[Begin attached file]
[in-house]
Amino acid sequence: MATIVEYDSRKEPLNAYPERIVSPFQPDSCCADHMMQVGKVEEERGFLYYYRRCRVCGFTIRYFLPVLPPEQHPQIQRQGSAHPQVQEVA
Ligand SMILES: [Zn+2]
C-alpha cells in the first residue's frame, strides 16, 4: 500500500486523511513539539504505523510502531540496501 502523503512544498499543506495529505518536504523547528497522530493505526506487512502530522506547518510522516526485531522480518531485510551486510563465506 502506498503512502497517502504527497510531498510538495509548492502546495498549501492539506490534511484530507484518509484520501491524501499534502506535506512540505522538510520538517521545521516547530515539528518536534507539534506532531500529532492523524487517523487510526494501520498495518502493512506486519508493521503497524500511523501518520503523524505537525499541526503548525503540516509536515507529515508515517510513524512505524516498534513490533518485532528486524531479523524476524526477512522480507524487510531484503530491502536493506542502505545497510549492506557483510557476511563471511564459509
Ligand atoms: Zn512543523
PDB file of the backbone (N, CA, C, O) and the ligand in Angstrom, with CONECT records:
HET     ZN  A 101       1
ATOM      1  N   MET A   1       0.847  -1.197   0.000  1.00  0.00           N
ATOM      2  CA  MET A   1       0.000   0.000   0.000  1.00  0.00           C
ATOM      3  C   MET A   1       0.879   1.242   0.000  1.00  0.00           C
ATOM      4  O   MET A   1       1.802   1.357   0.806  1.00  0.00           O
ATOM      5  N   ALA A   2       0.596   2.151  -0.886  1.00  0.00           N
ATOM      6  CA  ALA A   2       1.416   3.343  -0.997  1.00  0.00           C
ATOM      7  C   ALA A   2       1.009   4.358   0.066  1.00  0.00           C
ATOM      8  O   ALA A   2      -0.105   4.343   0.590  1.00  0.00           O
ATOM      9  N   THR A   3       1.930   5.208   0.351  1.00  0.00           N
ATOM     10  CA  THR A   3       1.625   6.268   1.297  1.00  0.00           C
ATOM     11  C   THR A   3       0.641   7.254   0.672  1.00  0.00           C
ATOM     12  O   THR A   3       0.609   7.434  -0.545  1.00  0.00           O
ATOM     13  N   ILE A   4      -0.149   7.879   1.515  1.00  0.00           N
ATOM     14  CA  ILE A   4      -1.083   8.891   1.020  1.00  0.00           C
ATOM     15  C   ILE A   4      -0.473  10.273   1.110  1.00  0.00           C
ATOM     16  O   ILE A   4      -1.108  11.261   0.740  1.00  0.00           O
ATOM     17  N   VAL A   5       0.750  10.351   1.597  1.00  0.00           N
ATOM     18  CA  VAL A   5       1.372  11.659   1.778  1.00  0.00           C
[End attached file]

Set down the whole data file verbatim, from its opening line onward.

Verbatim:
[in-house]
Amino acid sequence: MATIVEYDSRKEPLNAYPERIVSPFQPDSCCADHMMQVGKVEEERGFLYYYRRCRVCGFTIRYFLPVLPPEQHPQIQRQGSAHPQVQEVA
Ligand SMILES: [Zn+2]
C-alpha cells in the first residue's frame, strides 16, 4: 500500500486523511513539539504505523510502531540496501 502523503512544498499543506495529505518536504523547528497522530493505526506487512502530522506547518510522516526485531522480518531485510551486510563465506 502506498503512502497517502504527497510531498510538495509548492502546495498549501492539506490534511484530507484518509484520501491524501499534502506535506512540505522538510520538517521545521516547530515539528518536534507539534506532531500529532492523524487517523487510526494501520498495518502493512506486519508493521503497524500511523501518520503523524505537525499541526503548525503540516509536515507529515508515517510513524512505524516498534513490533518485532528486524531479523524476524526477512522480507524487510531484503530491502536493506542502505545497510549492506557483510557476511563471511564459509
Ligand atoms: Zn512543523
PDB file of the backbone (N, CA, C, O) and the ligand in Angstrom, with CONECT records:
HET     ZN  A 101       1
ATOM      1  N   MET A   1       0.847  -1.197   0.000  1.00  0.00           N
ATOM      2  CA  MET A   1       0.000   0.000   0.000  1.00  0.00           C
ATOM      3  C   MET A   1       0.879   1.242   0.000  1.00  0.00           C
ATOM      4  O   MET A   1       1.802   1.357   0.806  1.00  0.00           O
ATOM      5  N   ALA A   2       0.596   2.151  -0.886  1.00  0.00           N
ATOM      6  CA  ALA A   2       1.416   3.343  -0.997  1.00  0.00           C
ATOM      7  C   ALA A   2       1.009   4.358   0.066  1.00  0.00           C
ATOM      8  O   ALA A   2      -0.105   4.343   0.590  1.00  0.00           O
ATOM      9  N   THR A   3       1.930   5.208   0.351  1.00  0.00           N
ATOM     10  CA  THR A   3       1.625   6.268   1.297  1.00  0.00           C
ATOM     11  C   THR A   3       0.641   7.254   0.672  1.00  0.00           C
ATOM     12  O   THR A   3       0.609   7.434  -0.545  1.00  0.00           O
ATOM     13  N   ILE A   4      -0.149   7.879   1.515  1.00  0.00           N
ATOM     14  CA  ILE A   4      -1.083   8.891   1.020  1.00  0.00           C
ATOM     15  C   ILE A   4      -0.473  10.273   1.110  1.00  0.00           C
ATOM     16  O   ILE A   4      -1.108  11.261   0.740  1.00  0.00           O
ATOM     17  N   VAL A   5       0.750  10.351   1.597  1.00  0.00           N
ATOM     18  CA  VAL A   5       1.372  11.659   1.778  1.00  0.00           C